6.1. Effect of the trimming on SNPs detection¶
|Description:||Effect of trimming (or not trimming) on the the SNPs detection.|
In this case example, we will take a paired-end data set, and apply the quality pipeline using trimming quality (removing bases with quality below 30). Then, we will run the variant calling pipeline to perform the mapping on a reference and detect SNPs.
We will repeat this analysis without trimming low quality reads at all.
We will finally compare the two sets of SNPs showing that the trimming quality is not important in this example. Meaning that the mapping tool used (freebayes) is able to cope with low quality reads.
6.1.1. The data¶
We will use a paired-end data set (MiSeq 250bp). It contains 250,000 reads (X2). The organism sequenced is Bordetella. As a reference, we use the ENA accession CP010347.1. The data will be posted later but the original data were generated at Pole Biomics (Institut Pasteur) and named Tohama-R0_S4_L001_R1_001 from which we used only the first 250,000 reads.
Here is a boxplot of the base quality across the reads showing that the quality is quite high and falls below 30 after 200 bases.
6.1.2. Quality pipeline¶
Assuming DATA (fastq.gz files) are in <DIR1> directory, type this command to create the quality pipeline and config file automatically:
sequana --pipeline quality_control --input-dir <DIR1> --working-directory trimming
Then go to the project and execute the pipeline:
cd trimming snakemake -s quality_control.rules -p -j 4 --forceall
you can also use Sequanix to help in the configuration design.
The final cleaned reads are in trimming/Tohama-R0_S4_L001/report/outputs (refered to <DIR2> hereafter) and named after the project: (trimming_R1_.cutadapt.fastq.gz and trimming_R2_.cutadapt.fastq.gz). These two files should be used later as the input of the variant_calling pipeline, as shown hereafter.
There is no adapters in the data so in the config file, the adapter sections are empty (no forward or reverse adapters). Note, however, that bad quality bases below 30 (default) are removed. In order to set the quality to another values, use sequana with the –quality option
6.1.3. Quality pipeline (No trimming)¶
Repeat the previous two steps. In the first step, change the adapter section (cutadapt) to set the quality to zero (this prevents the trimming of bad quality bases):
cutadapt: quality: 0,0
Change the project name e.g. no_trimming as a tag to the project in the first step and variant_no_trimming.
6.1.4. Variant analysis¶
The output of the quality pipeline will be the input of the variant calling pipeline:
sequana --pipeline variant_calling --input-dir <DIR2> --project variant_trimming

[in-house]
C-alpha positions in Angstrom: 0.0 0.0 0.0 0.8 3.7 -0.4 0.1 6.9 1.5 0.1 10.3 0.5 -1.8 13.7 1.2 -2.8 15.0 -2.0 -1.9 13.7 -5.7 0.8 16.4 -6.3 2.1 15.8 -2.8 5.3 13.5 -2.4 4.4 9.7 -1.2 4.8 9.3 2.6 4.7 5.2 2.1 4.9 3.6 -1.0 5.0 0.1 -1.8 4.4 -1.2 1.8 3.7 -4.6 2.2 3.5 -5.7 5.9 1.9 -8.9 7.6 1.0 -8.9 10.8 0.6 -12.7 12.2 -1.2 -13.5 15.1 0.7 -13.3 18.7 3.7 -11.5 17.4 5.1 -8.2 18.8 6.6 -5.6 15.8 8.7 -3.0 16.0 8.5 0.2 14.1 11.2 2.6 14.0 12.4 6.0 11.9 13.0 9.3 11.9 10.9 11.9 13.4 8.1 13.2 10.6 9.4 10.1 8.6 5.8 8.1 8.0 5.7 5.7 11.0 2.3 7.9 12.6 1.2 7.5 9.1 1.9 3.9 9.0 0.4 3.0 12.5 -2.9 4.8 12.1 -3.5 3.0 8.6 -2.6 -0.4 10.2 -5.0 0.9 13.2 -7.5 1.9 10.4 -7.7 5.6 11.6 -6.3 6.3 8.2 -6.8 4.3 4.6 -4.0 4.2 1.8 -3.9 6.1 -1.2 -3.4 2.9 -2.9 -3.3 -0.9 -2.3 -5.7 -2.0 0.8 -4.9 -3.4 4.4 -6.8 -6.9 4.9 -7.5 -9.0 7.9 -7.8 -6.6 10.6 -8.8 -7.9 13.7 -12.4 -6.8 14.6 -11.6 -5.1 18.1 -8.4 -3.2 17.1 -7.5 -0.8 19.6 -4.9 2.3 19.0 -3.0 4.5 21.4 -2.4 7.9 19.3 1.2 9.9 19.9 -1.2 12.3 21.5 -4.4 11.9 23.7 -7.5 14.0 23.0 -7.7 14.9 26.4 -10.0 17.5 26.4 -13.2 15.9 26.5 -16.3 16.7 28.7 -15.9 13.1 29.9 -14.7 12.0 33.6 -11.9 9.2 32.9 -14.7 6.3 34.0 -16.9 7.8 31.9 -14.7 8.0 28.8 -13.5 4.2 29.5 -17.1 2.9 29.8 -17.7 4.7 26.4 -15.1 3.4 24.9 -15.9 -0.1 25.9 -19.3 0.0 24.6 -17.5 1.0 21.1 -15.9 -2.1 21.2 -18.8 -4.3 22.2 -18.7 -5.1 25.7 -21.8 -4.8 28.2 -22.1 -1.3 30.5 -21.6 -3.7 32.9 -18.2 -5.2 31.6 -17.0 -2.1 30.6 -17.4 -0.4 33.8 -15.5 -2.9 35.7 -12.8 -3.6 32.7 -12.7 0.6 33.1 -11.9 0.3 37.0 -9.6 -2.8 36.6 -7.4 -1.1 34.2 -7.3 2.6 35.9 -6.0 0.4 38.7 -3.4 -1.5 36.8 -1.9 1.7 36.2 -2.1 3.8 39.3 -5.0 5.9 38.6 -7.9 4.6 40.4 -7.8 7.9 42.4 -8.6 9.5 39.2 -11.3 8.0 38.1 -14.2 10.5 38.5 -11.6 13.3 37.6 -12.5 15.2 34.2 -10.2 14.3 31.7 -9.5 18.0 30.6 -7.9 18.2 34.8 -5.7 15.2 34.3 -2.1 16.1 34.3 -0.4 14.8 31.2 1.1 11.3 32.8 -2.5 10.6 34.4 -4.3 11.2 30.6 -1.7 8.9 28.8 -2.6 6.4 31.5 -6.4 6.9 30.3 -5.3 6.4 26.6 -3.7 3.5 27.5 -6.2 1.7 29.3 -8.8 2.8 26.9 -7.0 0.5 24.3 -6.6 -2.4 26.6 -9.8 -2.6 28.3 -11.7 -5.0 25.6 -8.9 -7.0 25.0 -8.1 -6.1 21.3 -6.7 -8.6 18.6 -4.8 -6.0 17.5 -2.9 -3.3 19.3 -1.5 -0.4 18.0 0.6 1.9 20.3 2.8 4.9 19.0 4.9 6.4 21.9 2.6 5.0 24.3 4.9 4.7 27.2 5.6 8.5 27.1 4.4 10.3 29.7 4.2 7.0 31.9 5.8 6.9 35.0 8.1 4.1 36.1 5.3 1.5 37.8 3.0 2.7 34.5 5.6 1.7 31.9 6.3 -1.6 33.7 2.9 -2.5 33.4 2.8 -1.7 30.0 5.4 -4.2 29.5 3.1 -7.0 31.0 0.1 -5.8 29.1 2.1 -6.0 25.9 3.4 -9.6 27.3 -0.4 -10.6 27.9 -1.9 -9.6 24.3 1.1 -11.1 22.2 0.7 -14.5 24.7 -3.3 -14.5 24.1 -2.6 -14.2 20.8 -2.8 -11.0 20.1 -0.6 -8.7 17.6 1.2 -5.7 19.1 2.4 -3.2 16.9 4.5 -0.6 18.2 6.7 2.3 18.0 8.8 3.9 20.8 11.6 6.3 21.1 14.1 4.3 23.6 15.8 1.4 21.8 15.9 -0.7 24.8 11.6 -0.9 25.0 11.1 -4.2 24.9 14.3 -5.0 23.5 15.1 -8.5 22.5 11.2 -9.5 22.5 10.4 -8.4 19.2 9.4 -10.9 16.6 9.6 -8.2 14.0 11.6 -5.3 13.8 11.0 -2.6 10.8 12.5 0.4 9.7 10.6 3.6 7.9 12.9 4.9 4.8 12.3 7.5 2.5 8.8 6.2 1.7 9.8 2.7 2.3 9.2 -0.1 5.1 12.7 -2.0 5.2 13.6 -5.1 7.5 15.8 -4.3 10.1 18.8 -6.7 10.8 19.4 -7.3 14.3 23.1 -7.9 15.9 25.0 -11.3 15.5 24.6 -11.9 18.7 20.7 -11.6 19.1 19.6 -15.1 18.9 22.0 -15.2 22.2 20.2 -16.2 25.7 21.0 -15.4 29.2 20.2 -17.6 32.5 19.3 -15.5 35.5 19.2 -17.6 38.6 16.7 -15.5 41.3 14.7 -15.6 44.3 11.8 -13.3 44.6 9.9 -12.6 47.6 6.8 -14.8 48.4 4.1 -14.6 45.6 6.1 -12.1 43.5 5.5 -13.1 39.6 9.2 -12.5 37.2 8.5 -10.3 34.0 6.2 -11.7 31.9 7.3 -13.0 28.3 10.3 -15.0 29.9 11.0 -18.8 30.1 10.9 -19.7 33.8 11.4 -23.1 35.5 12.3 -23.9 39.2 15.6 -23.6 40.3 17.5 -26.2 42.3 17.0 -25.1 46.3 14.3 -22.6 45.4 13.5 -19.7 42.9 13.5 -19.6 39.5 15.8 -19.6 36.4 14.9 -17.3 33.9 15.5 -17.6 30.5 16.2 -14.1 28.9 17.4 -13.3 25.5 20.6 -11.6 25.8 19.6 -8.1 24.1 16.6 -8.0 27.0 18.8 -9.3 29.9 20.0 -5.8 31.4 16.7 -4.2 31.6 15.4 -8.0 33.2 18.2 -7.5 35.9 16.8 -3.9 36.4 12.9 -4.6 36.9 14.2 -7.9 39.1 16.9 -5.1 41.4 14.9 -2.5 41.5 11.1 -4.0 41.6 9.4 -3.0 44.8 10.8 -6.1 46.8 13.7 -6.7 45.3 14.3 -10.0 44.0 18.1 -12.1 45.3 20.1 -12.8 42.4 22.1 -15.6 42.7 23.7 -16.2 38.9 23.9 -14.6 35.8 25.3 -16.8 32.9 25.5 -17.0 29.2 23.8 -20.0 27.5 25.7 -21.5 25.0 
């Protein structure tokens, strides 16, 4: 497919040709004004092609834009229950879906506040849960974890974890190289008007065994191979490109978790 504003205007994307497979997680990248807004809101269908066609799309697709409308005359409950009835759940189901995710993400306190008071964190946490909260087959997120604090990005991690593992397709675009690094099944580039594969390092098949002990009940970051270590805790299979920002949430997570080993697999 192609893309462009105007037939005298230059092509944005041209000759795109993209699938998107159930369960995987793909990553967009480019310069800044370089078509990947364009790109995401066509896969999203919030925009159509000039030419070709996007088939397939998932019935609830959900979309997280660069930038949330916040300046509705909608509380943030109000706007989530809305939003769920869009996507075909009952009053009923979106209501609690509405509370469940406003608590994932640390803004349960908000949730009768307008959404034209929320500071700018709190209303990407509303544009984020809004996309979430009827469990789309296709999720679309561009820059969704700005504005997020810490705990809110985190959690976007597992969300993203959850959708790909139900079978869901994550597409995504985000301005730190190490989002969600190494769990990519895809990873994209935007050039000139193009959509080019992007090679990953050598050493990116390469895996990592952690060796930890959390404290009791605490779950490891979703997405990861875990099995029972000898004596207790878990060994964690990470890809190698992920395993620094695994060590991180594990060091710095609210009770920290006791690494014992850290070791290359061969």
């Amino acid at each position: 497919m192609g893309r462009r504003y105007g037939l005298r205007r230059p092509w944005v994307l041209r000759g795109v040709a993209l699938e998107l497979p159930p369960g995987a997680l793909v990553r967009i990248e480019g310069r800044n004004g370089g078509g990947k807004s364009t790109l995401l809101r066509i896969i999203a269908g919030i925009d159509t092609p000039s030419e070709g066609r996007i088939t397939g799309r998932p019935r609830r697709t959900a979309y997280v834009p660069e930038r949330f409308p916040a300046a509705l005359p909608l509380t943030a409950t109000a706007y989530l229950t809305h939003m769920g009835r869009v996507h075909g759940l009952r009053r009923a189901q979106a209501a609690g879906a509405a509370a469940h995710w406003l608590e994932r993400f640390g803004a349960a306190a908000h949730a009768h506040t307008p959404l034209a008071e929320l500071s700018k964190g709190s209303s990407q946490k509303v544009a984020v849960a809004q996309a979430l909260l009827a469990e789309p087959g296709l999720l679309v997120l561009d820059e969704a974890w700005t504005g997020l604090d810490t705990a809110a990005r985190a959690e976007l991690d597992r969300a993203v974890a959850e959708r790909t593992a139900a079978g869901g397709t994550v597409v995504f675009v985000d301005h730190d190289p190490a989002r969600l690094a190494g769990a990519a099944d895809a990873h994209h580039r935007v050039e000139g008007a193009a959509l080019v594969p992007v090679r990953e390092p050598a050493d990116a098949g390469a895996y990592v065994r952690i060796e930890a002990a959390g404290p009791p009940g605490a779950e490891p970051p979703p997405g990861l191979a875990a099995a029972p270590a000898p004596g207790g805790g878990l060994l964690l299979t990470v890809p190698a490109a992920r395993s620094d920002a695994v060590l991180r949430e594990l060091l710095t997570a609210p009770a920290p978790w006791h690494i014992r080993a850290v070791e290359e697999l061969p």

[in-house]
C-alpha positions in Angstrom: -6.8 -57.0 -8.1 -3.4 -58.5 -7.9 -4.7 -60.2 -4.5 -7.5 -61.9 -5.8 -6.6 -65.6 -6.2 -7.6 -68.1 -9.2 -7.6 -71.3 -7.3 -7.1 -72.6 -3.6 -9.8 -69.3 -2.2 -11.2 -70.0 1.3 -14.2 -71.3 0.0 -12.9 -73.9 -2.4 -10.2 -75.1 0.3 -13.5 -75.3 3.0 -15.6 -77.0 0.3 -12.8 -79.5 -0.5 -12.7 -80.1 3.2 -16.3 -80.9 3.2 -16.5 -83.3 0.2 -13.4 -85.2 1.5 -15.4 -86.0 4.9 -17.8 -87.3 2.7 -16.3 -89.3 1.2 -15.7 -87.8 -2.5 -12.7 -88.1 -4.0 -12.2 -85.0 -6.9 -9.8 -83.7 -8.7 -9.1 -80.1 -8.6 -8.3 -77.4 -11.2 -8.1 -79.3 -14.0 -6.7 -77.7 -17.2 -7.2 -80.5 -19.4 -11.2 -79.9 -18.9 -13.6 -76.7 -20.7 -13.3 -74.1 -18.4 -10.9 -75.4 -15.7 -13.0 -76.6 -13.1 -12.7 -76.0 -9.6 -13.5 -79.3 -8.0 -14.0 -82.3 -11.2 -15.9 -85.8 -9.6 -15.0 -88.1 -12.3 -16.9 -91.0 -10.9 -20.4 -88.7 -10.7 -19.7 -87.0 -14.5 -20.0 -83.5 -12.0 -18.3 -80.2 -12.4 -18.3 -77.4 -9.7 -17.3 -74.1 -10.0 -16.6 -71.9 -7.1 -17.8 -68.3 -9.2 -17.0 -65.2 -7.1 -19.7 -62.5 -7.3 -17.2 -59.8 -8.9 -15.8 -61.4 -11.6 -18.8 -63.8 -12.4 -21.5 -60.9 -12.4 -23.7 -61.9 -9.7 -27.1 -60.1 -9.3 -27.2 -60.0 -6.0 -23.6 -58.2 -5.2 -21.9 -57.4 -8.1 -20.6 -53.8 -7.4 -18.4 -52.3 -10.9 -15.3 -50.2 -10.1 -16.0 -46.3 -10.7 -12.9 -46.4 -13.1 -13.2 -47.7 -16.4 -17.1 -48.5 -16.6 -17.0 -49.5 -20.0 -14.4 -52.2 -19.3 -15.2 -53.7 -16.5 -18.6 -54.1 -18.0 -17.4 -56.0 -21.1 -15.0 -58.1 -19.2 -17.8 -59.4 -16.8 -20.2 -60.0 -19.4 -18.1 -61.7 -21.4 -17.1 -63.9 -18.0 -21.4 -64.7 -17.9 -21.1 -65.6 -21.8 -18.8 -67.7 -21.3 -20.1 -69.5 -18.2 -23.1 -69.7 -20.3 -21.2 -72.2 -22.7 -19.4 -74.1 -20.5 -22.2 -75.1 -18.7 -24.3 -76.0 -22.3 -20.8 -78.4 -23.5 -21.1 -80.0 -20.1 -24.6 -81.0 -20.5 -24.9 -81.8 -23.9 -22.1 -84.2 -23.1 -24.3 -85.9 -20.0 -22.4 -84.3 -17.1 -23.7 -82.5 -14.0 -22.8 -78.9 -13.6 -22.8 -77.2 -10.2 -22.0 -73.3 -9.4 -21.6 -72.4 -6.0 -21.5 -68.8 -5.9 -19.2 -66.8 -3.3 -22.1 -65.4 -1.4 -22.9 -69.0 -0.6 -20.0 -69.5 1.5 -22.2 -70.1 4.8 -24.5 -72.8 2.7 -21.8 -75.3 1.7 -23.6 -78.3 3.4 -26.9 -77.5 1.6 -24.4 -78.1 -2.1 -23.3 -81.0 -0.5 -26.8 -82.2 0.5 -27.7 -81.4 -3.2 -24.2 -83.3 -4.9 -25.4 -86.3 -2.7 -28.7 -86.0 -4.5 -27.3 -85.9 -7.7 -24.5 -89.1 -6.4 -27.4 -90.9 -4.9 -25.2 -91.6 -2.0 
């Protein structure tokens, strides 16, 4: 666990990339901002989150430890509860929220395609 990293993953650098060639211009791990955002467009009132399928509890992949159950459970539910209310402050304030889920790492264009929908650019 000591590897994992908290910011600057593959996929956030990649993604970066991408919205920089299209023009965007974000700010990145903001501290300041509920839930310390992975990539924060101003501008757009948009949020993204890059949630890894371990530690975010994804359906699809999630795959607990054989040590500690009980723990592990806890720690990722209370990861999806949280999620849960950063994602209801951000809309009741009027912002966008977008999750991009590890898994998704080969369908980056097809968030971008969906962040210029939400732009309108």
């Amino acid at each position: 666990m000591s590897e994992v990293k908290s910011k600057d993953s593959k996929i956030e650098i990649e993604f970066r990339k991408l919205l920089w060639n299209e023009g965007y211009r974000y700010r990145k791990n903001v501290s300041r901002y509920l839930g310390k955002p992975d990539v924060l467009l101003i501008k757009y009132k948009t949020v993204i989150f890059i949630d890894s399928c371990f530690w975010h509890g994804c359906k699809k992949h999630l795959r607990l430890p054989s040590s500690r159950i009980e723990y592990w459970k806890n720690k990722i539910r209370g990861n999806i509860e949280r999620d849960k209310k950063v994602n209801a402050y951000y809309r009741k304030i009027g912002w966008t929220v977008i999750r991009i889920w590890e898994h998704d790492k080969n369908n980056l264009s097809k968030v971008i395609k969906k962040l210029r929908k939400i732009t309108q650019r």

Here you need to make sure that the config.yaml configuration file has the correct reference. See the Tutorial section (variant section).
reference = "CP010347" from bioservices import EUtils eu = EUtils() data = eu.EFetch(db="nuccore",id=reference, rettype="gbwithparts", retmode="text") with open("data.gbk", "w") as fout: fout.write(data.decode()) from bioservices import ENA ena = ENA() data = ena.get_data(reference', 'fasta') with open("data.fa", "w") as fout: fout.write(data.decode()) from sequana import snpeff v = snpeff.SnpEff("data.gbk")
Edit the config.yaml to change those sections:
# snpEff parameter snpeff: do: yes reference: "data.gbk" # Bwa parameter for reference mapping bwa_ref: reference: "data.fa"
Run the analysis:
cd variant_trimming snakemake -s variant_calling.rules --stats report/stats.txt -p -j 4 --forceall
Once done, you should have VCF files in variant/report/ named cutadapt.ann.vcf
6.1.5. SNPs results comparison¶
You should now have two VCF files. Here below we plot the read depth versus strand balance. The color will indicates the overall freebayes score (normalised by the largest score). A good candidate should have large score and balance value around 0.5 The y-axis shows the read depth.
from pylab import * from sequana import freebayes_vcf_filter vcf1 = freebayes_vcf_filter.VCF("variant/report/cutadapt.ann.vcf") vcf2 = freebayes_vcf_filter.VCF("variant_no_trimming/report/variant_no_trimming.ann.vcf") df1 = vcf1.filter_vcf()._vcf_to_df() df2 = vcf2.filter_vcf()._vcf_to_df() subplot(1,2,1) scatter(list(df1.strand_balance.values), list(df1.depth.values), c=list(df1.freebayes_score.values/1240)) xlabel("strand balance") ylabel("Depth") grid() ylim([0,90]) subplot(1,2,2) scatter(list(df2.strand_balance.values), list(df2.depth.values), c=list(df2.freebayes_score.values/1240)) grid() ylim([0,90]) title("Trimming quality (left) vs no trimming (right) \n")
In this figure the LHS (trimming) 294 SNPs were found while in the RHS (no trimming) 309 were found. The additional SNPs all have low coverage below 20. A third of them have low balance strand.
There is one SNP found in the trim case not found in no_trim. However, it is marginal with strand balance of 0.12, depth of 11, frequence of 0.73 and one of the lowest score
The detection of SNPs does not suffer from not trimming low quality bases. Actually, some new SNPs are found. However, the are usually not significant (low depth, low score or unbalanced). Interestingly, the distribution of the SNPs in the depth vs strand balance plane seems to be more centered on strand balance=0.5. We also notice that the depth is 10% better which means that the low quality bases have contributed to the improvments of the depth and freebayes sorfes. It could be interesting to extend the analysis to more data, lower quality, or higher quality threshold. Note also that because there are more low quality bases, there much more false alarms; However setting a freebayes score threshold around 5 removes most of them.